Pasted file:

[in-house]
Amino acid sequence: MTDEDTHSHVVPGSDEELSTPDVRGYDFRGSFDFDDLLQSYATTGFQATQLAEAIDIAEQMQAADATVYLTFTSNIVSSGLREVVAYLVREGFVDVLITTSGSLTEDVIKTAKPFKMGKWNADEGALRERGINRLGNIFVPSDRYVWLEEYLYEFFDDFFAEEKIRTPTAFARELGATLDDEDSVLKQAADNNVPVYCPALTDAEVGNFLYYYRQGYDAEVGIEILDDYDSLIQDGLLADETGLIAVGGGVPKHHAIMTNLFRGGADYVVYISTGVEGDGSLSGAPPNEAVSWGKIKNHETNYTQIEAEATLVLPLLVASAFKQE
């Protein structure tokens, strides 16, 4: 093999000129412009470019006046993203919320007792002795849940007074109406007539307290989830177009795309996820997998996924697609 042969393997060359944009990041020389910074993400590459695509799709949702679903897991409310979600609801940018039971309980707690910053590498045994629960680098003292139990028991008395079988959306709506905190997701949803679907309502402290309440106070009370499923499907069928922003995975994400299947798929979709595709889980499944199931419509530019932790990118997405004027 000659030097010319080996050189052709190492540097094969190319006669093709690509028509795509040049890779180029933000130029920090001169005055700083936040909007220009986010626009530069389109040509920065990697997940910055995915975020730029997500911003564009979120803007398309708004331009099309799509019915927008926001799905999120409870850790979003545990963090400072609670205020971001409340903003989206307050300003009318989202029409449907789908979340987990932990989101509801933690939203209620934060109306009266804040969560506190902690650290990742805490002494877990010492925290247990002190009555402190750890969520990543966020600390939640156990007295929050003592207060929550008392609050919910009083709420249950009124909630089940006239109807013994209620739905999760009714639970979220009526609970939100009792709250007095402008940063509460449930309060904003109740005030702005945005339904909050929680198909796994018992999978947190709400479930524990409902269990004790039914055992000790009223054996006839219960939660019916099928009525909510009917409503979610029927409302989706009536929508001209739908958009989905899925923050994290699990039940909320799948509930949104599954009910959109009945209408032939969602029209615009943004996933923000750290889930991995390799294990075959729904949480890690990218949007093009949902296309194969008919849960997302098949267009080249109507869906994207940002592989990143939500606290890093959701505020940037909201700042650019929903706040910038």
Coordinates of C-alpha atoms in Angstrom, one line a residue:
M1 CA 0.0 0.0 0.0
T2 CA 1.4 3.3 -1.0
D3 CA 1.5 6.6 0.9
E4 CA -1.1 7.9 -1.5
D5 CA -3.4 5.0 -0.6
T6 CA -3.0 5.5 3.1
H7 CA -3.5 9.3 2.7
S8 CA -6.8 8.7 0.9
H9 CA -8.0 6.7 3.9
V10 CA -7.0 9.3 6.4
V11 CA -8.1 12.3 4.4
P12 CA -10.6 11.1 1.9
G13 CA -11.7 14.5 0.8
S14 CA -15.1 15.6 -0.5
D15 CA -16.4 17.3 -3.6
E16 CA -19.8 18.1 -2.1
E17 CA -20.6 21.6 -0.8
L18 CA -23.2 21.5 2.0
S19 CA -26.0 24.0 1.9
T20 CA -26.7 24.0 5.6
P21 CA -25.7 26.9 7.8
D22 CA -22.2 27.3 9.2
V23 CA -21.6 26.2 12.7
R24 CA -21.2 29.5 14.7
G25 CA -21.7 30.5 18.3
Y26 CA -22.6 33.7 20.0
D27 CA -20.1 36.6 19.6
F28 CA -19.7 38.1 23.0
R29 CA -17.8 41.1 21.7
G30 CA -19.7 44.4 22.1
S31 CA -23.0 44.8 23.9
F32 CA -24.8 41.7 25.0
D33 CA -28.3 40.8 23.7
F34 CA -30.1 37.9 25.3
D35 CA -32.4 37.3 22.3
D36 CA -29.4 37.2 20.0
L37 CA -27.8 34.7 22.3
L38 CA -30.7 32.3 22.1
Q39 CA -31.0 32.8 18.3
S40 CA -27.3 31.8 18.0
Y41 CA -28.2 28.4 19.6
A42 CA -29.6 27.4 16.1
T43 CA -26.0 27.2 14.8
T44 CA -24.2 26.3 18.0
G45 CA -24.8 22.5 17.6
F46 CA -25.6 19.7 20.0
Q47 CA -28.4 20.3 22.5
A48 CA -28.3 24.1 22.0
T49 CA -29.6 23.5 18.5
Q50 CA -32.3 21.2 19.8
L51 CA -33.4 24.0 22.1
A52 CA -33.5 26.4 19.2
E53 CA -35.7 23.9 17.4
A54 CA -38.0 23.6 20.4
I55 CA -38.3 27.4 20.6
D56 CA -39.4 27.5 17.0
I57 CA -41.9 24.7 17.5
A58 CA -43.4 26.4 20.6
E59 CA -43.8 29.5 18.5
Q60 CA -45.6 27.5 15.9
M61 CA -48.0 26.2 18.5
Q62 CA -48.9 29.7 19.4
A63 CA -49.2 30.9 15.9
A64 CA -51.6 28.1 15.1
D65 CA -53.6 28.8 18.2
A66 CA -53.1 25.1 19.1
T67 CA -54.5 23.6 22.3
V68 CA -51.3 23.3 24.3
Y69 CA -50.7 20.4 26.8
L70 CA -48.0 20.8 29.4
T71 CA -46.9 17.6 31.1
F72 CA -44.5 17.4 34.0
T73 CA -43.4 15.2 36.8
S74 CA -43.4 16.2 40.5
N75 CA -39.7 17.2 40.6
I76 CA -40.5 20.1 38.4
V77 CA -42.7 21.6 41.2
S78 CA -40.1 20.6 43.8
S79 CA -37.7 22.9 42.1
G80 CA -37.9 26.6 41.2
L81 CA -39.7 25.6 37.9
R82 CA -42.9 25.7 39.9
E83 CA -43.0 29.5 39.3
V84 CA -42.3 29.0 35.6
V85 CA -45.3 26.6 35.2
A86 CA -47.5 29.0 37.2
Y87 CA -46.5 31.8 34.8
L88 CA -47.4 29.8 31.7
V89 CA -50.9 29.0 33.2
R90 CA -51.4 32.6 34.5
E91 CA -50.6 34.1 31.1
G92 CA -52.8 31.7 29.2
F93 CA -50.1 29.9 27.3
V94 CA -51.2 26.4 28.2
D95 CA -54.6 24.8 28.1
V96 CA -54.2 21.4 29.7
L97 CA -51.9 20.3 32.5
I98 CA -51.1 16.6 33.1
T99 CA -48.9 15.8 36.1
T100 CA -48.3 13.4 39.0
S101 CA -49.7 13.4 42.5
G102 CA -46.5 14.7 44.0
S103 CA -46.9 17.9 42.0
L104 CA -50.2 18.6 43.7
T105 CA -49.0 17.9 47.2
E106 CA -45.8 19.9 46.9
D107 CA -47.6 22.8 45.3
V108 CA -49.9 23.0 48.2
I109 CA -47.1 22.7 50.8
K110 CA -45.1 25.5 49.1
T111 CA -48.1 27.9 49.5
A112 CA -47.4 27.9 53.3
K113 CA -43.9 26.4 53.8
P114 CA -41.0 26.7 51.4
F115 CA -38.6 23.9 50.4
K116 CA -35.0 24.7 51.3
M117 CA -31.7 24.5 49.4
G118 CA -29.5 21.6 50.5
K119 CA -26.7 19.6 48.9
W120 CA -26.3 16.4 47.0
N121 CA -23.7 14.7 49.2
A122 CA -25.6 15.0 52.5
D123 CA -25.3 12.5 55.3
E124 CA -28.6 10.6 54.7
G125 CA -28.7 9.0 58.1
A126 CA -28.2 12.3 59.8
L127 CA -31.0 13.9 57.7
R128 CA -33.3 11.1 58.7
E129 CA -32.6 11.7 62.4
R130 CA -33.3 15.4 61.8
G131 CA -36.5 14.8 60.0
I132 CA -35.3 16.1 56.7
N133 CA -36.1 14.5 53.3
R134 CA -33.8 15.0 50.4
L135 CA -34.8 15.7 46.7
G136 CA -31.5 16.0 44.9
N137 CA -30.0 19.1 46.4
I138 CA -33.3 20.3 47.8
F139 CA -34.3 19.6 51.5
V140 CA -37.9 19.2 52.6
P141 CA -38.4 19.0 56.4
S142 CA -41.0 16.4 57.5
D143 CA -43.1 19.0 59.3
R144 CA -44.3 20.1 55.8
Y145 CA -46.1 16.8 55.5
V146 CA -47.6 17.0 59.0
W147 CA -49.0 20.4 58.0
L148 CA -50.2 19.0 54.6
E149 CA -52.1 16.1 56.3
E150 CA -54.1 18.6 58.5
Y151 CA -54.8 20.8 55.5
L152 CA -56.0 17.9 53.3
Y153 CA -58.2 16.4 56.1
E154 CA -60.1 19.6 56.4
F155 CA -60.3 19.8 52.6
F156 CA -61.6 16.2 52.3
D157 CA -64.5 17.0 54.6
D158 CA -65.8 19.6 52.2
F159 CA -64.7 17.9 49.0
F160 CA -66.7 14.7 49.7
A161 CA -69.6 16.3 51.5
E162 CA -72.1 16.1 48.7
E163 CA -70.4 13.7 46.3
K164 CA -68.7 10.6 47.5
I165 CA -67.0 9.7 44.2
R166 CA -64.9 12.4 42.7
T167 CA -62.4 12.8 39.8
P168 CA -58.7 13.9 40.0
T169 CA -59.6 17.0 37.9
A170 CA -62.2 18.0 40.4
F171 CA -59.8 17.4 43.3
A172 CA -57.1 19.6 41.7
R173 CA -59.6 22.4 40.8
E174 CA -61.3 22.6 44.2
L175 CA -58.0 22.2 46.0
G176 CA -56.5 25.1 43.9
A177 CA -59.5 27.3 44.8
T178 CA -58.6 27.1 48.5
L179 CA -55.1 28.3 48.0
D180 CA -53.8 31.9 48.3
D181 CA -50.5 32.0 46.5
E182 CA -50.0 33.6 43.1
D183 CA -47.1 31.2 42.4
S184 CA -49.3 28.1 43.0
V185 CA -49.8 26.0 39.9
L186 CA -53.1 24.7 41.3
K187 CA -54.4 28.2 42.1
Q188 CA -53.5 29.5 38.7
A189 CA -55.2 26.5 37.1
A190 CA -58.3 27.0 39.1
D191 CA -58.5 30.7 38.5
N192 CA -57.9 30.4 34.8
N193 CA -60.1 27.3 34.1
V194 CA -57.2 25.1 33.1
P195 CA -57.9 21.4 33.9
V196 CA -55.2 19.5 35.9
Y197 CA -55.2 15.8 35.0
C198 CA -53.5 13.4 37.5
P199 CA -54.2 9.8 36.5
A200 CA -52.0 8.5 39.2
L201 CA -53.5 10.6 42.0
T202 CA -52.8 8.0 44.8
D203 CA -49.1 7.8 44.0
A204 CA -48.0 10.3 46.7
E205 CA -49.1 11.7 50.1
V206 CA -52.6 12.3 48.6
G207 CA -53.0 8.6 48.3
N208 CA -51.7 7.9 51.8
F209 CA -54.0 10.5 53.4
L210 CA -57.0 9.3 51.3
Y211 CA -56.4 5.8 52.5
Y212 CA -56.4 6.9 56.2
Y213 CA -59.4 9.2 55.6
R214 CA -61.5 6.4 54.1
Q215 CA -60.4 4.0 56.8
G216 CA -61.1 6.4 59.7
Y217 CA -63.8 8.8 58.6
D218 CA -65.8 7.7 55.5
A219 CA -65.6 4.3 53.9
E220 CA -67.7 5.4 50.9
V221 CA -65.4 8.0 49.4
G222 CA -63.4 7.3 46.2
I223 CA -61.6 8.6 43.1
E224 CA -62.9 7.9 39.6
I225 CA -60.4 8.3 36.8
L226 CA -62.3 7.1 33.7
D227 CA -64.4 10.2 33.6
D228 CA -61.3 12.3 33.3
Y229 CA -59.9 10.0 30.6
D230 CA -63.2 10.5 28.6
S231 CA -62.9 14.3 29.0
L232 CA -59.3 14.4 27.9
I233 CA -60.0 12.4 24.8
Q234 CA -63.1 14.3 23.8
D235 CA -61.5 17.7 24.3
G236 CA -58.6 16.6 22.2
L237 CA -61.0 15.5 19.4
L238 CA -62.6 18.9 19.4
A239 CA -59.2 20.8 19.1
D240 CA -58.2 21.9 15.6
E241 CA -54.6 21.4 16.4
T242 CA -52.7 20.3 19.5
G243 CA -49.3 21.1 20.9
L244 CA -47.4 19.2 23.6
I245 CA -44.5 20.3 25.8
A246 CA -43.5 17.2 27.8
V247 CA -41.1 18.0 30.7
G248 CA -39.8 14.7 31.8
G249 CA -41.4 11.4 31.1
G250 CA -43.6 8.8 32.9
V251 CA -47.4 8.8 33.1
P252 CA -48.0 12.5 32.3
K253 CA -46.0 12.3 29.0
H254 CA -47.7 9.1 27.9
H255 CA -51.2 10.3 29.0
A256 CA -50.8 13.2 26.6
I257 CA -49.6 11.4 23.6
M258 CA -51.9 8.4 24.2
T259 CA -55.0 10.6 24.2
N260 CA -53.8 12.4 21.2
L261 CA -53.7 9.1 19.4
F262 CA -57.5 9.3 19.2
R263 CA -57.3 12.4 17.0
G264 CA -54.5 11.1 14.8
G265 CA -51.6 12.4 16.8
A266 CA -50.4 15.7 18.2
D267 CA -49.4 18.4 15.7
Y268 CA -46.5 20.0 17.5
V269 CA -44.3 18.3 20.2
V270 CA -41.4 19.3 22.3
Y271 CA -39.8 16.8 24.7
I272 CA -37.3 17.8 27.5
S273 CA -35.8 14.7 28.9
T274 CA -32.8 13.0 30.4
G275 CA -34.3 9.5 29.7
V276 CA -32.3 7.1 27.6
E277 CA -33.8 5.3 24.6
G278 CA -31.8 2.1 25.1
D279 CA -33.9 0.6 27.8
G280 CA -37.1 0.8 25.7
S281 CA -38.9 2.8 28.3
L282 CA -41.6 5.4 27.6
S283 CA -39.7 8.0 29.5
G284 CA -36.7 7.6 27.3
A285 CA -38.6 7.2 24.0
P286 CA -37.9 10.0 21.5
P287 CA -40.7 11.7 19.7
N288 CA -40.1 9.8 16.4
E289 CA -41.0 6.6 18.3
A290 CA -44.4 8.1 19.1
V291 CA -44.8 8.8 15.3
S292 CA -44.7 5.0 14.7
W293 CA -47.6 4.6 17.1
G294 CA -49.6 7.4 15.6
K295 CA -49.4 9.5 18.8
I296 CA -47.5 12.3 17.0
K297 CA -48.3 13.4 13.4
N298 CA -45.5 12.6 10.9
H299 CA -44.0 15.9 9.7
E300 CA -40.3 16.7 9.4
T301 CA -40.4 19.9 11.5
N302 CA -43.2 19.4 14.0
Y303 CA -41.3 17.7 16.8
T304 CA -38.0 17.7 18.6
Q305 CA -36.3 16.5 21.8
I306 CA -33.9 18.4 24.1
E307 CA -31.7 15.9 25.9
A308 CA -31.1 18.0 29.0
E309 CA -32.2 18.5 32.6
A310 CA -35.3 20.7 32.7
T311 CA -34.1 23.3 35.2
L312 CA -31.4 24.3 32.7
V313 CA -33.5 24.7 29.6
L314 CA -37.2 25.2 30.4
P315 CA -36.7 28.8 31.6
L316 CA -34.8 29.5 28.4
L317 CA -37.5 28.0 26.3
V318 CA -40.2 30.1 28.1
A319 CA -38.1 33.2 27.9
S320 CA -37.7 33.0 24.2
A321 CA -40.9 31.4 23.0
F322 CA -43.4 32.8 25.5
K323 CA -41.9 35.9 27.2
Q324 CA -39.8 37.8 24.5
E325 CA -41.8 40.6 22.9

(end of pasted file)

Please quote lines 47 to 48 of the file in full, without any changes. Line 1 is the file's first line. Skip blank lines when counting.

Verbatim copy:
T43 CA -26.0 27.2 14.8
T44 CA -24.2 26.3 18.0